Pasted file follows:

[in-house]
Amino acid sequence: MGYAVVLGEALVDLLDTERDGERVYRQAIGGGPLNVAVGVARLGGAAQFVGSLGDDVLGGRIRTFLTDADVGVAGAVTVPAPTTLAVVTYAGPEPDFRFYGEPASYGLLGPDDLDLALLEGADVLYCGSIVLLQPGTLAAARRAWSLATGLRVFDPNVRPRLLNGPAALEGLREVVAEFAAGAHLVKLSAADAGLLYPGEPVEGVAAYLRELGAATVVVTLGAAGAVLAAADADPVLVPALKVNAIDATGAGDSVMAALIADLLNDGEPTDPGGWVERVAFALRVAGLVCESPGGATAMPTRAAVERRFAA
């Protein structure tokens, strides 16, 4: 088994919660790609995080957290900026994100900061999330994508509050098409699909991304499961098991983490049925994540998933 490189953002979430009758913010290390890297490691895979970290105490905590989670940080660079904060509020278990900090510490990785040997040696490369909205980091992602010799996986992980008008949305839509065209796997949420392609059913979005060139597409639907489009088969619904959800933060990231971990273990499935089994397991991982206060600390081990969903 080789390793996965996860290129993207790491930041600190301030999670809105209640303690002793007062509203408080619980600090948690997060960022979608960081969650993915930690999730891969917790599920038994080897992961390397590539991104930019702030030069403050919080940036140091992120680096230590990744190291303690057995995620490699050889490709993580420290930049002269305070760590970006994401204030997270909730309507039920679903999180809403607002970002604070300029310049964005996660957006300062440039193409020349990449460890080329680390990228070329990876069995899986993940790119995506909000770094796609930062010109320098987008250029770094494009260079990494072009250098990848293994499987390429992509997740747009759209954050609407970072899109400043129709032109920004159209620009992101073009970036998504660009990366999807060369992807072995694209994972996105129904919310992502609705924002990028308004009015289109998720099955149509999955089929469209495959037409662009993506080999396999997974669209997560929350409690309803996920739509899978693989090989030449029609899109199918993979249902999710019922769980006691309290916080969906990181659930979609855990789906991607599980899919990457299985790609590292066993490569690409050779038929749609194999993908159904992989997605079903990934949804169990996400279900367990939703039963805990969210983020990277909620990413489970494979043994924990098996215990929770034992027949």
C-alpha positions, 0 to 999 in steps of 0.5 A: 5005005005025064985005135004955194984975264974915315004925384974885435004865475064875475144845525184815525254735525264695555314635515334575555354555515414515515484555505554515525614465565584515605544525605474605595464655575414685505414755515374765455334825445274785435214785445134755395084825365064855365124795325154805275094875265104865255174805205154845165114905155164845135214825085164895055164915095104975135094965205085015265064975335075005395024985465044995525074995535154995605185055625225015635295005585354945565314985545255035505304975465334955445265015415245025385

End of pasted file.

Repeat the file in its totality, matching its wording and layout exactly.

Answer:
[in-house]
Amino acid sequence: MGYAVVLGEALVDLLDTERDGERVYRQAIGGGPLNVAVGVARLGGAAQFVGSLGDDVLGGRIRTFLTDADVGVAGAVTVPAPTTLAVVTYAGPEPDFRFYGEPASYGLLGPDDLDLALLEGADVLYCGSIVLLQPGTLAAARRAWSLATGLRVFDPNVRPRLLNGPAALEGLREVVAEFAAGAHLVKLSAADAGLLYPGEPVEGVAAYLRELGAATVVVTLGAAGAVLAAADADPVLVPALKVNAIDATGAGDSVMAALIADLLNDGEPTDPGGWVERVAFALRVAGLVCESPGGATAMPTRAAVERRFAA
């Protein structure tokens, strides 16, 4: 088994919660790609995080957290900026994100900061999330994508509050098409699909991304499961098991983490049925994540998933 490189953002979430009758913010290390890297490691895979970290105490905590989670940080660079904060509020278990900090510490990785040997040696490369909205980091992602010799996986992980008008949305839509065209796997949420392609059913979005060139597409639907489009088969619904959800933060990231971990273990499935089994397991991982206060600390081990969903 080789390793996965996860290129993207790491930041600190301030999670809105209640303690002793007062509203408080619980600090948690997060960022979608960081969650993915930690999730891969917790599920038994080897992961390397590539991104930019702030030069403050919080940036140091992120680096230590990744190291303690057995995620490699050889490709993580420290930049002269305070760590970006994401204030997270909730309507039920679903999180809403607002970002604070300029310049964005996660957006300062440039193409020349990449460890080329680390990228070329990876069995899986993940790119995506909000770094796609930062010109320098987008250029770094494009260079990494072009250098990848293994499987390429992509997740747009759209954050609407970072899109400043129709032109920004159209620009992101073009970036998504660009990366999807060369992807072995694209994972996105129904919310992502609705924002990028308004009015289109998720099955149509999955089929469209495959037409662009993506080999396999997974669209997560929350409690309803996920739509899978693989090989030449029609899109199918993979249902999710019922769980006691309290916080969906990181659930979609855990789906991607599980899919990457299985790609590292066993490569690409050779038929749609194999993908159904992989997605079903990934949804169990996400279900367990939703039963805990969210983020990277909620990413489970494979043994924990098996215990929770034992027949």
C-alpha positions, 0 to 999 in steps of 0.5 A: 5005005005025064985005135004955194984975264974915315004925384974885435004865475064875475144845525184815525254735525264695555314635515334575555354555515414515515484555505554515525614465565584515605544525605474605595464655575414685505414755515374765455334825445274785435214785445134755395084825365064855365124795325154805275094875265104865255174805205154845165114905155164845135214825085164895055164915095104975135094965205085015265064975335075005395024985465044995525074995535154995605185055625225015635295005585354945565314985545255035505304975465334955445265015415245025385